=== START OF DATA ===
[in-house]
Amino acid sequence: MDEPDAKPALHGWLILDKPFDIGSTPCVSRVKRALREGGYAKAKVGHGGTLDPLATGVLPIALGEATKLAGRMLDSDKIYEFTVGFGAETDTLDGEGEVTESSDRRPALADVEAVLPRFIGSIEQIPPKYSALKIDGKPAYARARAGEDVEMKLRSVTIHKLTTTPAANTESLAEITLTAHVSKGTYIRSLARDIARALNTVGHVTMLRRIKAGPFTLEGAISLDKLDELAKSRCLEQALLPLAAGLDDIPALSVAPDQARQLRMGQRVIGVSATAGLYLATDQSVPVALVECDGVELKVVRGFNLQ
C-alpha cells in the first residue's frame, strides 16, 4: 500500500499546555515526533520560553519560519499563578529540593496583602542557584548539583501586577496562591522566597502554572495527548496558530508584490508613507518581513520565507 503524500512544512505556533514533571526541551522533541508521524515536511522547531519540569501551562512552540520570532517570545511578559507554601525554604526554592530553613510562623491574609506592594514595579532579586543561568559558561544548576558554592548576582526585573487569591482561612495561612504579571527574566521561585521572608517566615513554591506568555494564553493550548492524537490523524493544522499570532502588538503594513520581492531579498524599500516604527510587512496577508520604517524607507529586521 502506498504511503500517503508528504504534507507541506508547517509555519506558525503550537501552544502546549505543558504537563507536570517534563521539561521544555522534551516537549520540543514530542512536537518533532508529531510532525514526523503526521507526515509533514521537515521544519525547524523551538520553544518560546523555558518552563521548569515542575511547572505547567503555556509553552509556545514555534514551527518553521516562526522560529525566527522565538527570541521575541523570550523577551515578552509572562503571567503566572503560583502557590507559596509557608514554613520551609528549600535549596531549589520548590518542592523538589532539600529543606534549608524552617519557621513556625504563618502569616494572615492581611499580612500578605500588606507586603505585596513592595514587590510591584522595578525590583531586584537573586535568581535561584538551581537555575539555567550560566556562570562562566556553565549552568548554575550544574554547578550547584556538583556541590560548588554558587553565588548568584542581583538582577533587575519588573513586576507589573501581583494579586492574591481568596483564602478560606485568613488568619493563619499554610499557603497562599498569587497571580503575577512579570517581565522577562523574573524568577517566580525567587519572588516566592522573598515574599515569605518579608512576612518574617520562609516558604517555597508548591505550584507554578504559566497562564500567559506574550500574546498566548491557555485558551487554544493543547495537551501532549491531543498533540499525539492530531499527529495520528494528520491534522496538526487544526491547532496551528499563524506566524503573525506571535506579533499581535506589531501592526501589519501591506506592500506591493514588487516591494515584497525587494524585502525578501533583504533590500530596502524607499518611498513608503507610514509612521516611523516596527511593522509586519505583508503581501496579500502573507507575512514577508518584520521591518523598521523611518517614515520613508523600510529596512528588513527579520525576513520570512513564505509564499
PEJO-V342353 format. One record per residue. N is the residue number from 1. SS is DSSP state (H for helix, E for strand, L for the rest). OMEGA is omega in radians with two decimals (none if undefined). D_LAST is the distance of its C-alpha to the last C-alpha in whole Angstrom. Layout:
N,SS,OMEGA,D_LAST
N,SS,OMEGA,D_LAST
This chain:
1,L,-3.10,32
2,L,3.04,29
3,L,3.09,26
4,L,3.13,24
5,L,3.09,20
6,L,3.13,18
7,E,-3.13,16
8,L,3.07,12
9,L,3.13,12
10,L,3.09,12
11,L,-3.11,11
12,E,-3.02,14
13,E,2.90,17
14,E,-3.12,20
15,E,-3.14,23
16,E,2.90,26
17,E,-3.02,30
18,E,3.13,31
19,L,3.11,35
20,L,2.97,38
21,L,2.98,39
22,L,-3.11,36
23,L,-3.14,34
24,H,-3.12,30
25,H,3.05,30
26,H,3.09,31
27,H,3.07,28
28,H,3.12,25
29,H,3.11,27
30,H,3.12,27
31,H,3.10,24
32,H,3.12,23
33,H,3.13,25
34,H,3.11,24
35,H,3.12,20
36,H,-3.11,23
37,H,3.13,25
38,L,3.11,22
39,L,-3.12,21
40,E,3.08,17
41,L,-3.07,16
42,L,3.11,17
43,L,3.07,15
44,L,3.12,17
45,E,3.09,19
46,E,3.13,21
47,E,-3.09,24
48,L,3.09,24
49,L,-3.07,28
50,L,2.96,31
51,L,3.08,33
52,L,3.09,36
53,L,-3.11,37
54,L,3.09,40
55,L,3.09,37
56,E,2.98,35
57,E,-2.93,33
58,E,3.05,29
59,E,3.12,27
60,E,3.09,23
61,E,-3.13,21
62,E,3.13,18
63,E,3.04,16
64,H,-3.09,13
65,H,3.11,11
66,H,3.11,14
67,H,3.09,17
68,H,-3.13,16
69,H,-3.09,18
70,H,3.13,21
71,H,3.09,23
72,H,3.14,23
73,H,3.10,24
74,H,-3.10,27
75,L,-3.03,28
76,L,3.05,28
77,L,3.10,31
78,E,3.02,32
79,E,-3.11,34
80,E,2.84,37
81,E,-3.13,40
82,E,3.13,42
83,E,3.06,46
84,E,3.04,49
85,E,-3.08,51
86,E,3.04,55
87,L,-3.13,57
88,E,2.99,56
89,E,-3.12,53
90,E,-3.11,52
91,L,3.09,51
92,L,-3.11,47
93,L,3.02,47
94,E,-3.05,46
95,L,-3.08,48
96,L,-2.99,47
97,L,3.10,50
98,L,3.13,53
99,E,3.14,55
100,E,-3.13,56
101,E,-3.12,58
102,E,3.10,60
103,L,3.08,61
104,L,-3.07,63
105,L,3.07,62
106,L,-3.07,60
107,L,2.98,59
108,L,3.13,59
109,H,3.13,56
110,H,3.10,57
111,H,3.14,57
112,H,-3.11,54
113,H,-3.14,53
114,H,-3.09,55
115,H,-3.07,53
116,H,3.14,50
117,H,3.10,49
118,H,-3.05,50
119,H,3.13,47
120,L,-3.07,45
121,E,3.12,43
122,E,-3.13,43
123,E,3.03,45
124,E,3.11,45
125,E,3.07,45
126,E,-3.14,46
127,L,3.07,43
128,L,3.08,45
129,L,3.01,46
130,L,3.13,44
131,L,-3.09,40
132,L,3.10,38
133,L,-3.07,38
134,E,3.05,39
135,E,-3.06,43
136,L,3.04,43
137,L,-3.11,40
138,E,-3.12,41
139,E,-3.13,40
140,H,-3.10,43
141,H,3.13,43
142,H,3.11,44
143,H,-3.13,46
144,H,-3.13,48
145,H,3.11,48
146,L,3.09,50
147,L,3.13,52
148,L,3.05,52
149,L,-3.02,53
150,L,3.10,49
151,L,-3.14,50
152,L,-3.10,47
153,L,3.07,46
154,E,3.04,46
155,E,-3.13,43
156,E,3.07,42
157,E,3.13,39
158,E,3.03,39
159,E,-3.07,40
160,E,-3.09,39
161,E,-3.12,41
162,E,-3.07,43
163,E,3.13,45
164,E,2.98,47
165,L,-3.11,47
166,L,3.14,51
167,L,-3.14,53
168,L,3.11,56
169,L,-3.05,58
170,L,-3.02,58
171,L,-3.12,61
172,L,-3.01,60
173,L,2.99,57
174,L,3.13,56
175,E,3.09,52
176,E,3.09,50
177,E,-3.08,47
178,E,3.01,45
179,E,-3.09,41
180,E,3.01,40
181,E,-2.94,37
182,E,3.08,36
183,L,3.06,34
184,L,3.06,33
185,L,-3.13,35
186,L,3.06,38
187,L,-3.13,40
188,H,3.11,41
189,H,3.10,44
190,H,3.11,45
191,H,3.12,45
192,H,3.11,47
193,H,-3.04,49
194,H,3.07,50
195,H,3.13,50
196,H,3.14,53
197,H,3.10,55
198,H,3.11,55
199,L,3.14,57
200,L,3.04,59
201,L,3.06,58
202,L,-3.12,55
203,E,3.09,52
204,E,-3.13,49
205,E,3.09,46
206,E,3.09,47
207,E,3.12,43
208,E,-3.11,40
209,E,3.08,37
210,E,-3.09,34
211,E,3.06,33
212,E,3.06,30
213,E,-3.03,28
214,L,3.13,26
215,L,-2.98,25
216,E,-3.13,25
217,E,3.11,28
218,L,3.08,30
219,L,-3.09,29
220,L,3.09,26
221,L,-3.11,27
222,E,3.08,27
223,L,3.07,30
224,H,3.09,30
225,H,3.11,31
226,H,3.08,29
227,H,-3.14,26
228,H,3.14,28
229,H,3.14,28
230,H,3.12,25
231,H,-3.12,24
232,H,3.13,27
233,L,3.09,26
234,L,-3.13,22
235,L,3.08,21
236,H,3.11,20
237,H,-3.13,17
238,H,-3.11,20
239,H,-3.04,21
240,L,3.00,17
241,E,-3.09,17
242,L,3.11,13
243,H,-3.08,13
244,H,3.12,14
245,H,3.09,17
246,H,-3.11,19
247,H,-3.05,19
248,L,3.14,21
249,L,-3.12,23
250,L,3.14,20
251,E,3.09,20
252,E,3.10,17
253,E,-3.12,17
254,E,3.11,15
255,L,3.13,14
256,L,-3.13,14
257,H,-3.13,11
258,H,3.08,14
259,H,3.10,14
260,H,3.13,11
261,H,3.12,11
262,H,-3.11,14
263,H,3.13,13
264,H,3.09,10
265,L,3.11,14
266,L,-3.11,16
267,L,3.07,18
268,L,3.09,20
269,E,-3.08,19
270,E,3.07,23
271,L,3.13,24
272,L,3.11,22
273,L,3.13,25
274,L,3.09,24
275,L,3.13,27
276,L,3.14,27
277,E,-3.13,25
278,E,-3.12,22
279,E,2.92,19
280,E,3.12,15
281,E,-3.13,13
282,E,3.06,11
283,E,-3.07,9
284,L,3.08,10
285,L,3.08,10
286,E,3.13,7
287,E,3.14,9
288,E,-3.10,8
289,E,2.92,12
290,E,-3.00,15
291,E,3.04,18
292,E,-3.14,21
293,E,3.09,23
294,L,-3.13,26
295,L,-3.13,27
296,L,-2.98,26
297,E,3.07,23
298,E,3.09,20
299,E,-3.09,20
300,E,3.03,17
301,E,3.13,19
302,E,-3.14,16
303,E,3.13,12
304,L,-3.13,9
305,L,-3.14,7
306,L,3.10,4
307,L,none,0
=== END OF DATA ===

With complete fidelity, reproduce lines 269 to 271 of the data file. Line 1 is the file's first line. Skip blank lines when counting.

262,H,-3.11,14
263,H,3.13,13
264,H,3.09,10